Easter Bush water bottle project

Bottle It Banner - Easter Bush water bottle sustainability project OCT 2016 - Brian McTeir

Brian McTeir shares progress from Easter Bush’s transition from bottled water to water fountains, and the strategy to reduce the number of cups used at the fountains.

Bottle Iy Poster - Easter Bush Sustainability Project OCT 2016 - Brian McTeirNew water stations meant more disposable cups

As part of the ongoing Sustainability reviews and identification of initiatives, it was highlighted from the Easter Bush Facilities budgets that the provision of water to Staff and Students over the last 12 months we had made a significant reduction in costs with the installation of filtered water stations rather than the bottled water suppliers. This had made a 60% reduction in costs over and above reduction of transportation with water deliveries. What the review also uncovered was a growing use and cost in plastic disposable cups, however.

To the right is the poster which was used at the launch of this new initiative.

Reducing the number of cups

From the review, it was costed that the Campus was using in the region of £8-10 K in cups (220,000) plus maintenance. The maintenance cost which includes regular cleaning had to be retained and some cups would still need to be made available for visitors. It was clear that the next challenge was to reduce the number of cups which would reduce environmental impact.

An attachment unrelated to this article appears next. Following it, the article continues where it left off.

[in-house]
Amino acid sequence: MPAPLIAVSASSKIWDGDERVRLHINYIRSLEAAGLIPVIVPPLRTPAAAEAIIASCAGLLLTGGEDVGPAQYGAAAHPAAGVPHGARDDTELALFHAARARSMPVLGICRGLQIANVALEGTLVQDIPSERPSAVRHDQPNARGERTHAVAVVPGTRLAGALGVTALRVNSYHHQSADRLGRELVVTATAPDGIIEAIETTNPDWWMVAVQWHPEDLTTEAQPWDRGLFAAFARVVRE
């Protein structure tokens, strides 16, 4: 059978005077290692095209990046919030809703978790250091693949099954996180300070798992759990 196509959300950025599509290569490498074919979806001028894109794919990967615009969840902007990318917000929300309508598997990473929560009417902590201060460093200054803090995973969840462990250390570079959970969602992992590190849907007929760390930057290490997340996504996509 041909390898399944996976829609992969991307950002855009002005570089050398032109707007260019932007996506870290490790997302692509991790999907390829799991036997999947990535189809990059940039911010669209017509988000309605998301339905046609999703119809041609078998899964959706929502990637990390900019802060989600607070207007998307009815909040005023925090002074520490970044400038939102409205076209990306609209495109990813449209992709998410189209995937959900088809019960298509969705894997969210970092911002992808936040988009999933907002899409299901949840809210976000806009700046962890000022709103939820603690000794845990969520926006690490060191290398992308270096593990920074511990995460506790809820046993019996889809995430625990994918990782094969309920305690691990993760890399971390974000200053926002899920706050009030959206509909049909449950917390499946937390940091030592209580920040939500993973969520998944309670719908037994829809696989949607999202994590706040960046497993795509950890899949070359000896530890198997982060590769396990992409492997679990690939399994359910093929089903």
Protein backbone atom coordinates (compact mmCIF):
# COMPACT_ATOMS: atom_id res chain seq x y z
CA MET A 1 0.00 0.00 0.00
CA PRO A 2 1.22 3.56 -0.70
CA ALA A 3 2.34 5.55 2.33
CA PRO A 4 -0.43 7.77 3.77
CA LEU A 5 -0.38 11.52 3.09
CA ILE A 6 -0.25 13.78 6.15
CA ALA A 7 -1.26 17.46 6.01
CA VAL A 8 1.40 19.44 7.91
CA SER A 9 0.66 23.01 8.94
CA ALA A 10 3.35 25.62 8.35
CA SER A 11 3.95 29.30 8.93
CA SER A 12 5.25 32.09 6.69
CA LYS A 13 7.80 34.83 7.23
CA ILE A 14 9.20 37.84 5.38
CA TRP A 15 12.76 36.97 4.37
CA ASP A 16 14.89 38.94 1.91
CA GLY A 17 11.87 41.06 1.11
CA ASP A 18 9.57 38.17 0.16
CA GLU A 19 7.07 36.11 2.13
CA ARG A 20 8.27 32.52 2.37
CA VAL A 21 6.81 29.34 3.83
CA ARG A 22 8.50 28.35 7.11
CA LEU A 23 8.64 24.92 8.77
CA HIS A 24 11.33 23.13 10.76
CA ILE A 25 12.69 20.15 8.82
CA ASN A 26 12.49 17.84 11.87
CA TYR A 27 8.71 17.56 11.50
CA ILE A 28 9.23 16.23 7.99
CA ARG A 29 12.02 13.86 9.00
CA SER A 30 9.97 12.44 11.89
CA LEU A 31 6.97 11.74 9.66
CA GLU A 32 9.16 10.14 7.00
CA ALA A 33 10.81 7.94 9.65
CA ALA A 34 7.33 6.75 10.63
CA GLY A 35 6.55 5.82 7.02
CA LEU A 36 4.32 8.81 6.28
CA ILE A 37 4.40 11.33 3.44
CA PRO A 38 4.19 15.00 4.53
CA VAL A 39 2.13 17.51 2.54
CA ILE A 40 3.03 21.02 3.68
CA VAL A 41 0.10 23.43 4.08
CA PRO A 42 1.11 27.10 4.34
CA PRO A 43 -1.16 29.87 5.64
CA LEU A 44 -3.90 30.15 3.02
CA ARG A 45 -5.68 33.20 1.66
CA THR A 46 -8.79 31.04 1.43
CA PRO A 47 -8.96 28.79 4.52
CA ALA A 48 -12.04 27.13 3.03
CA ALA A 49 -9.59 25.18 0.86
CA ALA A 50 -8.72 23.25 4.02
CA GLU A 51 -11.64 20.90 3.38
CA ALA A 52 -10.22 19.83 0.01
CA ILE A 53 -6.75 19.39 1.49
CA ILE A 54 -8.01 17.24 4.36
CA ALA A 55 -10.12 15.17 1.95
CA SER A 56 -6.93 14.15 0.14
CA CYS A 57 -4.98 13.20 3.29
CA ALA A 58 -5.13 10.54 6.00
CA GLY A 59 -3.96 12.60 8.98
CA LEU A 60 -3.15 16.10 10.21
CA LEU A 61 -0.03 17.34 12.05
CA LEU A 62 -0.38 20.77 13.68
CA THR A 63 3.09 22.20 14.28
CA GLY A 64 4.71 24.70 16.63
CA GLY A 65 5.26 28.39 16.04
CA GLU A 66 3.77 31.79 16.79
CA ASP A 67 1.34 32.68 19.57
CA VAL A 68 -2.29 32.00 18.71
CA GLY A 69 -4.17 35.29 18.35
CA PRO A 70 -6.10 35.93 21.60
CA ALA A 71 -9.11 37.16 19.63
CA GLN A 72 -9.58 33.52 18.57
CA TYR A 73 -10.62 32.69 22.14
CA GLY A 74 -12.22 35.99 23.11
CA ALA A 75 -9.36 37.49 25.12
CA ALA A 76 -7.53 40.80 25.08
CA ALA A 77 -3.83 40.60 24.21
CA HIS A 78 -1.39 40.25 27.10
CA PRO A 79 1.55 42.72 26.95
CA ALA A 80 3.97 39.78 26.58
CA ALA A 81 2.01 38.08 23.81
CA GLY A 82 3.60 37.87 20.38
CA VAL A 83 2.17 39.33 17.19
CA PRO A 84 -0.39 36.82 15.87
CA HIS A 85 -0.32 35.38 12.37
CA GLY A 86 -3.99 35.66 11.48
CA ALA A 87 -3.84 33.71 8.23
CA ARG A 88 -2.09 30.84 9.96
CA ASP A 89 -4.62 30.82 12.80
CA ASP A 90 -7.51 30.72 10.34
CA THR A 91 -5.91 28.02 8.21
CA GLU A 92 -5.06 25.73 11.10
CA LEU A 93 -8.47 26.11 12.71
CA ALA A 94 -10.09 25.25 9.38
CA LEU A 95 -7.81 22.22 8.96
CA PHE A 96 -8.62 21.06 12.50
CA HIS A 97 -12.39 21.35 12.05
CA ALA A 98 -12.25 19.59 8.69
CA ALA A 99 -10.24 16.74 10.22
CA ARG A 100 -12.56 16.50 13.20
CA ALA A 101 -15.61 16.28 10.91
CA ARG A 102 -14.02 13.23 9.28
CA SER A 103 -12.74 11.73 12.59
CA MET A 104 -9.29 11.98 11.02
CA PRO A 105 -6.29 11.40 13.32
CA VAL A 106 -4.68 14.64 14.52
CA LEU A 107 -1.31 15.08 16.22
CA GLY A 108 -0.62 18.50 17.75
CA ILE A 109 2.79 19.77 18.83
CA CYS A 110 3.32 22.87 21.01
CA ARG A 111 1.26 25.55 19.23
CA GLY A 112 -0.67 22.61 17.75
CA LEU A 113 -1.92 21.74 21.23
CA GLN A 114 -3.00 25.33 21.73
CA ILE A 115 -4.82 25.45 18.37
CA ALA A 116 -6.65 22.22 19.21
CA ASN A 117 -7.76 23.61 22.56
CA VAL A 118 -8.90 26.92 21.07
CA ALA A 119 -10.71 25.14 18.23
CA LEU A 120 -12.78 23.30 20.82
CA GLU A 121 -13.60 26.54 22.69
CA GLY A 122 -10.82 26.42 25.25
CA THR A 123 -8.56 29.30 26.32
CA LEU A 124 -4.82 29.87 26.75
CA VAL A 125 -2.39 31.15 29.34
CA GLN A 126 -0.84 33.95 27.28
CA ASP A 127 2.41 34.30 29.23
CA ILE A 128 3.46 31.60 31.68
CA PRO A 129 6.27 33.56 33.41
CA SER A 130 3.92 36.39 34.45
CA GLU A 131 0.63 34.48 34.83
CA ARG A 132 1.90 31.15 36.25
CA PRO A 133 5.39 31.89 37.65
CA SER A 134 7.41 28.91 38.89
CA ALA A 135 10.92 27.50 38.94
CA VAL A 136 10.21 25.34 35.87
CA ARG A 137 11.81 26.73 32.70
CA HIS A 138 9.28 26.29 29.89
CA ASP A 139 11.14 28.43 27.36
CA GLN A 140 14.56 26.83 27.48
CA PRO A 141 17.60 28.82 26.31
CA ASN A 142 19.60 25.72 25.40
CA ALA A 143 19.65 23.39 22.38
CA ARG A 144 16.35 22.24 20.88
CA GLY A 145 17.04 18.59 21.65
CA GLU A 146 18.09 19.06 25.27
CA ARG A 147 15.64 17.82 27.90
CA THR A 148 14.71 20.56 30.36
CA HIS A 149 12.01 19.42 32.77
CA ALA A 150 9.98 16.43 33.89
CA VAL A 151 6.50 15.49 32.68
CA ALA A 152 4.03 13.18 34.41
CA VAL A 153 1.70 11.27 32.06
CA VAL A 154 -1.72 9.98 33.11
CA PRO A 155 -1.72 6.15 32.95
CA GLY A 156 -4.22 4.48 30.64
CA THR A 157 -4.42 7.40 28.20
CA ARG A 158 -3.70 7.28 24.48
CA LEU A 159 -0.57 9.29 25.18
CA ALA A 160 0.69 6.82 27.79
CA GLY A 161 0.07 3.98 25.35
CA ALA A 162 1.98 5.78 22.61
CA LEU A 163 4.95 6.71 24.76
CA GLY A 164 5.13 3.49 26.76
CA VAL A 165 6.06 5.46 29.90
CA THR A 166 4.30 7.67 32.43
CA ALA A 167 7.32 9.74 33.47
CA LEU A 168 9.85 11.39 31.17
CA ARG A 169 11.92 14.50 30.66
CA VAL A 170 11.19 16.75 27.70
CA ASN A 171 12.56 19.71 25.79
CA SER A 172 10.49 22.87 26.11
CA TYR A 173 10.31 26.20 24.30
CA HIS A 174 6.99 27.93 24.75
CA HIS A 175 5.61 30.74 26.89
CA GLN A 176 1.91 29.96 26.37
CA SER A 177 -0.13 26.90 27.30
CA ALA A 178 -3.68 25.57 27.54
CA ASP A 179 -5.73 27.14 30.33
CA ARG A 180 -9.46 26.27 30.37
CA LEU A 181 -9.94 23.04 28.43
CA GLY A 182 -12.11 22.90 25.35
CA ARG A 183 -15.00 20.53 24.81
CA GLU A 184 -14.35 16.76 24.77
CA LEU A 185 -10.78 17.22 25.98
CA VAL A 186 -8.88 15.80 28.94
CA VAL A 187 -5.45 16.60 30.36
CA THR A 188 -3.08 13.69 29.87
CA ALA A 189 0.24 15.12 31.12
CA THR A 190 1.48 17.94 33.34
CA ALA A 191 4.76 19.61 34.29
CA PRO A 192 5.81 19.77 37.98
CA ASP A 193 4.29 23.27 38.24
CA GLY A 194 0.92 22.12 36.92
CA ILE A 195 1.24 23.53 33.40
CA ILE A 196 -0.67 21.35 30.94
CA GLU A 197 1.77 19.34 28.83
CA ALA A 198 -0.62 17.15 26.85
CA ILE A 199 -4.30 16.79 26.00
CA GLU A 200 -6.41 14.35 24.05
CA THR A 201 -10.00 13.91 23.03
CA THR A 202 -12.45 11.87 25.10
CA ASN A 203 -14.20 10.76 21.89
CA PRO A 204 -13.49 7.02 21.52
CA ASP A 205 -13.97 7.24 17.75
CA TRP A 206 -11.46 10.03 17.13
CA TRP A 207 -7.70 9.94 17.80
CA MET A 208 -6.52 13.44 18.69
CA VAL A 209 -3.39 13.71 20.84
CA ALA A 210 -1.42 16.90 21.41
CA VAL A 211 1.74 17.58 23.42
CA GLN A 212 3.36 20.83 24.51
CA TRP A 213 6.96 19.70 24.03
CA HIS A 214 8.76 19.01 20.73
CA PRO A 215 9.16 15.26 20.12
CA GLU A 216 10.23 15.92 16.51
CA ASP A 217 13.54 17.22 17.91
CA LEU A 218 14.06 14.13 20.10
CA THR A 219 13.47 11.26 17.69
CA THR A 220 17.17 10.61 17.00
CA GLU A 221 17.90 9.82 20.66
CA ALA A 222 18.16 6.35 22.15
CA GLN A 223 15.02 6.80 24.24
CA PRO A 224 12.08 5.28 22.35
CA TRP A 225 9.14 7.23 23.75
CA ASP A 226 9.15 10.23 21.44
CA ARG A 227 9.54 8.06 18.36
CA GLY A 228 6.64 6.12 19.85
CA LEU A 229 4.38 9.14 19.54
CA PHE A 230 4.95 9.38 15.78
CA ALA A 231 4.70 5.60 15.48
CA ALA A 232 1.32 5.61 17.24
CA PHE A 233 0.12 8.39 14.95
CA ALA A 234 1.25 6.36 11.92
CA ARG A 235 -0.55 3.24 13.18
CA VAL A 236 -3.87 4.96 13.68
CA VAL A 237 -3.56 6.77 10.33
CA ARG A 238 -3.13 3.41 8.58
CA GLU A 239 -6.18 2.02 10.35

A meeting was held with the supplier in 2015 to identify if there were any alternatives to the cups in use. This prompted us to move to a cup that was biodegradable at six months when put to landfill. Continuing to make good progress prompted us to consider alternative methods to reduce plastic usage.  The idea came about to give staff and students where possible reusable cups or bottles.

The project was proposed at the local sustainability Committee meeting, which approved the following idea presented.

Reusable bottles solution

‘In an attempt to reduce the amount of plastic cups, reusable cups would be identified fit for purpose , purchased and distributed to staff and students for free.’

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Different types of cups were trialled for ease of use and we kept in mind hygiene requirements for filling these cups. This exercise identified that bottles were seen as the choice over cups and different tops of bottles were then trialled for ease of use and again hygiene. The cups then underwent a branding exercise for the Campus, to establish buy in by staff and students. It was also agreed that in communal areas a certain amount of the cups would be retained for visitors and those who perhaps had forgotten their bottles.

A day was chosen for the handout and advertised locally through poster board and intranet screening.

The initial results have shown that we have reduced in the month of September 2016 a reduction from 13 boxes of cups (250 per box) down to three and at this stage the RSDVS School has still to be targeted. The figures for October gave a usage of four boxes for the month (the increase identified to two International conferences held through that month).

This should deliver an overall reduction in the use of plastic cups by 75%.

Origninally published October 2016

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